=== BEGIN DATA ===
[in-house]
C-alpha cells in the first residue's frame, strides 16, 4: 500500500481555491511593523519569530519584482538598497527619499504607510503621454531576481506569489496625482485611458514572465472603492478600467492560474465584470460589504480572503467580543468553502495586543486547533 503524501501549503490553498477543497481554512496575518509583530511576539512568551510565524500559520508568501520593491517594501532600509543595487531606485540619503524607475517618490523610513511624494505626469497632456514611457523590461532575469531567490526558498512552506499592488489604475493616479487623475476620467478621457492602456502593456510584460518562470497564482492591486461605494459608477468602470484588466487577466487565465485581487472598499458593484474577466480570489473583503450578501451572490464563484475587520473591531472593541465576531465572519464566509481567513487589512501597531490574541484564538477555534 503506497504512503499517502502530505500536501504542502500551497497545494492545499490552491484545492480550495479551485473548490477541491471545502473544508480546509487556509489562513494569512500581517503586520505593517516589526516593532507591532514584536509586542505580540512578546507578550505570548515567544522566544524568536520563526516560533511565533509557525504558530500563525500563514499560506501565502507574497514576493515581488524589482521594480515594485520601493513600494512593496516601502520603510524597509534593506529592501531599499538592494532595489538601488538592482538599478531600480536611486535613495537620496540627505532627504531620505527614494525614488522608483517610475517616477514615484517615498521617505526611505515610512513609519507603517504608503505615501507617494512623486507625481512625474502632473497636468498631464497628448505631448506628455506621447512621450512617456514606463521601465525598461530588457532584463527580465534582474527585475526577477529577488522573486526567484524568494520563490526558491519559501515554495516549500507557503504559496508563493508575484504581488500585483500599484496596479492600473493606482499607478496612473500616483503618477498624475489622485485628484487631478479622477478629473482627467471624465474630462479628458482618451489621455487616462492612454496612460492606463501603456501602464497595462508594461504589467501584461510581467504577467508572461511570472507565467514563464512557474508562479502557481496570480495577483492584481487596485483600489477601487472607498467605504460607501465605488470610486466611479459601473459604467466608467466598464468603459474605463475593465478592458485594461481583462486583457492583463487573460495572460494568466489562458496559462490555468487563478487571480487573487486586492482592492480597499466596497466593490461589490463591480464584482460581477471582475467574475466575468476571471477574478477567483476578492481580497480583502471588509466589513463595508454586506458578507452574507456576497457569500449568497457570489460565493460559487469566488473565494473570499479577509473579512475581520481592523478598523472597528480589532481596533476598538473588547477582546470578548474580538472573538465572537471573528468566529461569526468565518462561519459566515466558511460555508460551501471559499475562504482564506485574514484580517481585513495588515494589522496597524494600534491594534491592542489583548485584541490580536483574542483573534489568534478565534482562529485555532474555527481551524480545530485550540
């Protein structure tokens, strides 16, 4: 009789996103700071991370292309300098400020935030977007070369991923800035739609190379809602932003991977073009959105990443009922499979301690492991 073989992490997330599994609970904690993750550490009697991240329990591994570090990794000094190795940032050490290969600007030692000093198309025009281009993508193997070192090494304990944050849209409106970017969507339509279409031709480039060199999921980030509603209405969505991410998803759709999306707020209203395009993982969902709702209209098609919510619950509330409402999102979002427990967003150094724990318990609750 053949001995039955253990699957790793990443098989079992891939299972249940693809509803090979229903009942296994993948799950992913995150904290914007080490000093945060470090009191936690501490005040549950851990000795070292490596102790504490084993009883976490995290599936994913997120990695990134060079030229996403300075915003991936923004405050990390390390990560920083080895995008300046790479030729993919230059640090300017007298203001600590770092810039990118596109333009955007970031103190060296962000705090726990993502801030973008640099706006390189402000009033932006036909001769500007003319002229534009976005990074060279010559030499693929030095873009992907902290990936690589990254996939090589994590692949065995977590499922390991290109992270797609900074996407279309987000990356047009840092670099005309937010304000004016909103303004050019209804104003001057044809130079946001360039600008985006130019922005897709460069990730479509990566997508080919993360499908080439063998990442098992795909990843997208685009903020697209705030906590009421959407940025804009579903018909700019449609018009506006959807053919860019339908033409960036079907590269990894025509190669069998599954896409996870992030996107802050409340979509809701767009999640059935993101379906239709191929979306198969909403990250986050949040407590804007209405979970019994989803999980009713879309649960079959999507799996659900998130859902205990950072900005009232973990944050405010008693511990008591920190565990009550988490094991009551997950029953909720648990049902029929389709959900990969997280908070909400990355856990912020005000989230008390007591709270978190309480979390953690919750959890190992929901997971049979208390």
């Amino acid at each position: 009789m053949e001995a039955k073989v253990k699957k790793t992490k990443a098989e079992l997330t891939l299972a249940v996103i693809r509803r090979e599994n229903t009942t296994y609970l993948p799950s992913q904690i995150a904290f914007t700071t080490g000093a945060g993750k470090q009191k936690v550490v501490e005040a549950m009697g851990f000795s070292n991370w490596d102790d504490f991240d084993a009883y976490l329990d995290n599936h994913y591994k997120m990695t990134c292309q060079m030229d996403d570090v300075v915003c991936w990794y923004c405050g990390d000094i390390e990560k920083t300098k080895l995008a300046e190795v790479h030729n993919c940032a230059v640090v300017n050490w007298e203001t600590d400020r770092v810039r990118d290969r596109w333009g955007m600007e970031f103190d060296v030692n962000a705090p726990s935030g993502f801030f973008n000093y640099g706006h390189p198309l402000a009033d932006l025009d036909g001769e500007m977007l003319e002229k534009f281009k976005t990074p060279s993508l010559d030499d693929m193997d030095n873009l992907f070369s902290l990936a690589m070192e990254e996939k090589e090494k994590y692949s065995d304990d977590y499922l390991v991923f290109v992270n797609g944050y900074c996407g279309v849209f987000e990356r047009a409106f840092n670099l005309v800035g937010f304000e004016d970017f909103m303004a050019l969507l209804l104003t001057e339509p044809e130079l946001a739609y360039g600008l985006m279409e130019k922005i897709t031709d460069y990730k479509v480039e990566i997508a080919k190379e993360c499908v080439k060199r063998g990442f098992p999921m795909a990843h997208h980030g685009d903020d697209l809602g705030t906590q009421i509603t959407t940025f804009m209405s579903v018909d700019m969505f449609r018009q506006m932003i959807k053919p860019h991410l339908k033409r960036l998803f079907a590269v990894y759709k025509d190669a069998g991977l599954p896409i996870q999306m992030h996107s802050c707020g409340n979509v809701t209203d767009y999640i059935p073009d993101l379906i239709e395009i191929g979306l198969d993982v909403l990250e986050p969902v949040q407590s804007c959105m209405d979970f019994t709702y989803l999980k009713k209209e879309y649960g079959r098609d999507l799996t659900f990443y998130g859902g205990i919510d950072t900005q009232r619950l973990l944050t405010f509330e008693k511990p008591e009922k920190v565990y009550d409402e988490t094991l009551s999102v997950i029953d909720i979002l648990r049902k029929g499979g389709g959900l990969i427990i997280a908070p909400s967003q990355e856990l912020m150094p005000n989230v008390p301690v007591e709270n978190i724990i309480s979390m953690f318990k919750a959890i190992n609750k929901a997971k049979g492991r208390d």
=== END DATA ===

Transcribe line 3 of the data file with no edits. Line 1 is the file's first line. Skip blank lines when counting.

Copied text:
């Protein structure tokens, strides 16, 4: 009789996103700071991370292309300098400020935030977007070369991923800035739609190379809602932003991977073009959105990443009922499979301690492991 073989992490997330599994609970904690993750550490009697991240329990591994570090990794000094190795940032050490290969600007030692000093198309025009281009993508193997070192090494304990944050849209409106970017969507339509279409031709480039060199999921980030509603209405969505991410998803759709999306707020209203395009993982969902709702209209098609919510619950509330409402999102979002427990967003150094724990318990609750 053949001995039955253990699957790793990443098989079992891939299972249940693809509803090979229903009942296994993948799950992913995150904290914007080490000093945060470090009191936690501490005040549950851990000795070292490596102790504490084993009883976490995290599936994913997120990695990134060079030229996403300075915003991936923004405050990390390390990560920083080895995008300046790479030729993919230059640090300017007298203001600590770092810039990118596109333009955007970031103190060296962000705090726990993502801030973008640099706006390189402000009033932006036909001769500007003319002229534009976005990074060279010559030499693929030095873009992907902290990936690589990254996939090589994590692949065995977590499922390991290109992270797609900074996407279309987000990356047009840092670099005309937010304000004016909103303004050019209804104003001057044809130079946001360039600008985006130019922005897709460069990730479509990566997508080919993360499908080439063998990442098992795909990843997208685009903020697209705030906590009421959407940025804009579903018909700019449609018009506006959807053919860019339908033409960036079907590269990894025509190669069998599954896409996870992030996107802050409340979509809701767009999640059935993101379906239709191929979306198969909403990250986050949040407590804007209405979970019994989803999980009713879309649960079959999507799996659900998130859902205990950072900005009232973990944050405010008693511990008591920190565990009550988490094991009551997950029953909720648990049902029929389709959900990969997280908070909400990355856990912020005000989230008390007591709270978190309480979390953690919750959890190992929901997971049979208390």